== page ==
Anicius Manlius Severinus Boethius 

from Gregor Reisch's Margarita Philosophica (1503)

Boethius (born: circa 475–7 C.E., died: 526? C.E.) has long been recognized as one of the most important intermediaries between ancient philosophy and the Latin Middle Ages and, through his Consolation of Philosophy, as a talented literary writer, with a gift for making philosophical ideas dramatic and accessible to a wider public. For his influence on all writers after him, Dante called Boethius "The last Roman and the first Scholastic." He had previously translated Aristotle’s logical works into Latin, written commentaries on them as well as logical textbooks, and used his logical training to contribute to the theological discussions of the time.  All these writings were enormously influential in the Middle Ages.

The image here is taken from Gregor Reisch's late 15th century encyclopedia of medieval knowledge, Margarita Philosophica, or The Philosophic Pearl. In this image, we see a representation of "Grammar" from the Seven Liberal Arts. The allegory of Grammar appears as the foundation of all learning. She is depicted as Nicostrata (legendary inventor of the alphabet) holding a hornbook and key and introducing a child into a tower of learning with six levels. On the two bottom levels of the tower we see the grammarians Donatus and Priscian. The upper levels are taken up with various portraits of historical figures representing the subjects of the trivium, the quadrivium and natural and moral philosophy. You can see Boethius representing arithmetic on the same level as Aristotle logic, and Cicero rhetoric. On the uppermost the level of the tower, we see Peter Lombard representing theology. 

from The Stanford Encyclopedia of Philosophy, 

Boethius' Life

Just like many of his ancestors, Boethius held important public offices in Rome. At the time of his birth, however, the Western Roman Empire no longer existed. In 476, the last Western Roman Emperor was deposed by a Germanic chieftain Odoacer who in turn was killed by Ostrogothic king, Theodoric the Great. When Boethius was appointed consul in 510, the Italian peninsula was ruled by the Ostrogoths. Boethius’s political career seemed bright before he lost Theodoric’s favour in 523. At the Royal Council meeting in Verona in the same year, he spoke in defence of former consul Caecina Decius Faustus Albinus who was accused of treason and conspiring with the Byzantine Emperor Justin I. He was arrested and imprisoned in Pavia for one or two years before he was executed for treason. He was buried in San Pietro in Ciel d’Oro, an Augustinian church in Pavia. His The Consolation of Philosophy was written while he was in prison.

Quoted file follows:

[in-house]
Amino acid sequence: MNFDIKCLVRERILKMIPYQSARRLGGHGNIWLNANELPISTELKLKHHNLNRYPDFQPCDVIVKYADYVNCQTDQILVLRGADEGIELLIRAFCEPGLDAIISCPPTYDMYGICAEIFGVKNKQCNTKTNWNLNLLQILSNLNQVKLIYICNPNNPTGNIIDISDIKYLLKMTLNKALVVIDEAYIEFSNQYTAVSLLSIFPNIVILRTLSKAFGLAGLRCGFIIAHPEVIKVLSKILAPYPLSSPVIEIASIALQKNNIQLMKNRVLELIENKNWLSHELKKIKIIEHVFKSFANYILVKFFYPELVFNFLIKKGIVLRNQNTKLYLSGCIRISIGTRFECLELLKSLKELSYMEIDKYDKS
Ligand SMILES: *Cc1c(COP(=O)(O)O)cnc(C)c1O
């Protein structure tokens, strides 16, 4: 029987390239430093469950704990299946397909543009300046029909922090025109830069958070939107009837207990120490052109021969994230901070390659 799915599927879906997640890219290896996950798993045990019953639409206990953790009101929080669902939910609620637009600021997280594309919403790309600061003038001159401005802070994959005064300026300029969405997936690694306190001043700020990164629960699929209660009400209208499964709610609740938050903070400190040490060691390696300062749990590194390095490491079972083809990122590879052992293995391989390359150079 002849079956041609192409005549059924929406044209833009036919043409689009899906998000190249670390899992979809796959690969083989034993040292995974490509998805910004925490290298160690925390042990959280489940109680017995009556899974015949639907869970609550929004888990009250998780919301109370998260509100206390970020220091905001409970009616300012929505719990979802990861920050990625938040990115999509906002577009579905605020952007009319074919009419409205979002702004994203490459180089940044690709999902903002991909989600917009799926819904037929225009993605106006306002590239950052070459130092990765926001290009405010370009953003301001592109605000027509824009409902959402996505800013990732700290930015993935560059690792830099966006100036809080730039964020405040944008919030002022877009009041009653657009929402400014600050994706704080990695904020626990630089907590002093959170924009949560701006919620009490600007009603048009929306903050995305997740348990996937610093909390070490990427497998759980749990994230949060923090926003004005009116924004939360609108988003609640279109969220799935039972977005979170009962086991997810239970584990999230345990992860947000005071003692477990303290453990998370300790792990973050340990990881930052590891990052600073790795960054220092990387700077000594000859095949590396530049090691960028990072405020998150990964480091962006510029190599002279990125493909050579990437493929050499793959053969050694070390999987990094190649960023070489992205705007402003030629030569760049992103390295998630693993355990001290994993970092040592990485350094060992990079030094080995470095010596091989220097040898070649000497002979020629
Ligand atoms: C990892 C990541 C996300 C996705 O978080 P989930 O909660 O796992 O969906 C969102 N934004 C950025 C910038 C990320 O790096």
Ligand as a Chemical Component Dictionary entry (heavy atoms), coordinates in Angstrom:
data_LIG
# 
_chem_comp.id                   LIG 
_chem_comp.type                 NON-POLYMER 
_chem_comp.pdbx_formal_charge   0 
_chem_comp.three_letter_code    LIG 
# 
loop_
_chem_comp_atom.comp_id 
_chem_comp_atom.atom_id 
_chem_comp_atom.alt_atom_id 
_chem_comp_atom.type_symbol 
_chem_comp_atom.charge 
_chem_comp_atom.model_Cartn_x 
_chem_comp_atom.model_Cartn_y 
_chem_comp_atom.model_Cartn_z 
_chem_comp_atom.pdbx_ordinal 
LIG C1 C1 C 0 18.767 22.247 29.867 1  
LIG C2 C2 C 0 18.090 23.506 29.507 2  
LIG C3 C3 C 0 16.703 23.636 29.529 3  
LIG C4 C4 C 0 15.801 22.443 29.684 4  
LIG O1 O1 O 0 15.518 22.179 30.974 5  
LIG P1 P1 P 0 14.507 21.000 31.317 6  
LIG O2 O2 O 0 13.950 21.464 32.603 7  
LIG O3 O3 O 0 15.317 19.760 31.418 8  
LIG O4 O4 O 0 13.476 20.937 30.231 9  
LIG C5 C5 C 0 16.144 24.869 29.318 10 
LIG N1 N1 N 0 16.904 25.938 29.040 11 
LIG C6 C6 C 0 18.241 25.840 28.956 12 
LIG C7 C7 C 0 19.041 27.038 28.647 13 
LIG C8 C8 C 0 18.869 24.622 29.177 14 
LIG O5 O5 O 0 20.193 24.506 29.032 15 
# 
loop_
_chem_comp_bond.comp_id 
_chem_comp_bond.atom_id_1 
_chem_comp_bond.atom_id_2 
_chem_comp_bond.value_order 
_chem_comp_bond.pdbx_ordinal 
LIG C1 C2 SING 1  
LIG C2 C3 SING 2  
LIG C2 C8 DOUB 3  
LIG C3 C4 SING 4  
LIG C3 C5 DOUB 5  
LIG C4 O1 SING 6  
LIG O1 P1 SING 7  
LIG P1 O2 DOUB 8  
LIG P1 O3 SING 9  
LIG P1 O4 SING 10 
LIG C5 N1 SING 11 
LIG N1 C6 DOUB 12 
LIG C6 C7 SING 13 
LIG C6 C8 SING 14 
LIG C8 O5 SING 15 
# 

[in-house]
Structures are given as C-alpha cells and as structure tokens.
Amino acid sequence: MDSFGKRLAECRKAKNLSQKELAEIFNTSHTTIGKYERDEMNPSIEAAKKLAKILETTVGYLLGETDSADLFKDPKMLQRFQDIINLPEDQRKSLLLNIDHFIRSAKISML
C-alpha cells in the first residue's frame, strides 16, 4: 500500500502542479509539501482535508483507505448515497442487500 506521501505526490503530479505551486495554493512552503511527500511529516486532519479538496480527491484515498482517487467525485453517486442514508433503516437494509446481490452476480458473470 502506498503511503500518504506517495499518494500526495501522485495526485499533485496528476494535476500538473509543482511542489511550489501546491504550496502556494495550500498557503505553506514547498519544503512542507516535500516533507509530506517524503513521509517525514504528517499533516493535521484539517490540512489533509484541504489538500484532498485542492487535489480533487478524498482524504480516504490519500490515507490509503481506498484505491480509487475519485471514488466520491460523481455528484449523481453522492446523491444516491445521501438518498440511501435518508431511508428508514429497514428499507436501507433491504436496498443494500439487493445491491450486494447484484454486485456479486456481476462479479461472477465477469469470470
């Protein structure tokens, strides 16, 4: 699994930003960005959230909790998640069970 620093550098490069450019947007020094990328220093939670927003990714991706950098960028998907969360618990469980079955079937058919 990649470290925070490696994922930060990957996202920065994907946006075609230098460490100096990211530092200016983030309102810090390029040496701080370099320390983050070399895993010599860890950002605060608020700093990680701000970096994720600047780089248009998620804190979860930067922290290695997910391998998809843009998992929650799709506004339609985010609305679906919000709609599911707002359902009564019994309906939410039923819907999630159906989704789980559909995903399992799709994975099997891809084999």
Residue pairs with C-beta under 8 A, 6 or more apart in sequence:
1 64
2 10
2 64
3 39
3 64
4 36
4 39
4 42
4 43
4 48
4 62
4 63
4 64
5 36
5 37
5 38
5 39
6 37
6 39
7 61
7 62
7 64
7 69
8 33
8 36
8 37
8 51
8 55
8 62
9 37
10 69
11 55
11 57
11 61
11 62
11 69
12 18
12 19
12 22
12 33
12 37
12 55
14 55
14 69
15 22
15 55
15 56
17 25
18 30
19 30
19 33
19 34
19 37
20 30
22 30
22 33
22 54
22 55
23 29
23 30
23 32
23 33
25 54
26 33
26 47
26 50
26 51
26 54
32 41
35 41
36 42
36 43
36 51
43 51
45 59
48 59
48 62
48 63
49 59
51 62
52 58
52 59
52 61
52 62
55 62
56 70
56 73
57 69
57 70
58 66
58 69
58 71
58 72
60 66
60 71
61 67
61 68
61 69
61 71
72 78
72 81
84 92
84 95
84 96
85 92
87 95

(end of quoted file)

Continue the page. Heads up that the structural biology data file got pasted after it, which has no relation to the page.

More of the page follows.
from "Boethius", 

The Consolation of Philosophy

Boethius with Philosophy at the Wheel of Fortune, from De Consolatione Philosophiae, translated by Jean de Meun (15th century) .Bibliotheque Municipale, Rouen, France 

Unlike his theological and philosophical works, The Consolation of Philosophy is written in literary form.   It consists of a dialogue between Boethius, sitting in his prison-cell awaiting execution, and a lady who personifies Philosophy, and its often highly rhetorical prose is interspersed with verse passages.  You can see your reader for more detailed discussion of the history and use of combinations of prose and verse, which was alternately called prosimetrum or Menippean satire. 

Throughout the dialogue, the narrator represents himself as utterly confused and dejected by his sudden change of fortune, and it becomes Philosophy's role to guide him to a proper understanding of the true nature of fortune.  This revolving wheel or  "Wheel of Fortune" metaphor became a popular motif throughout medieval theological, philosophical, and literary writing.

from The Stanford Encyclopedia of Philosophy, 

Questions to think about while reading The Consolation of Philosophy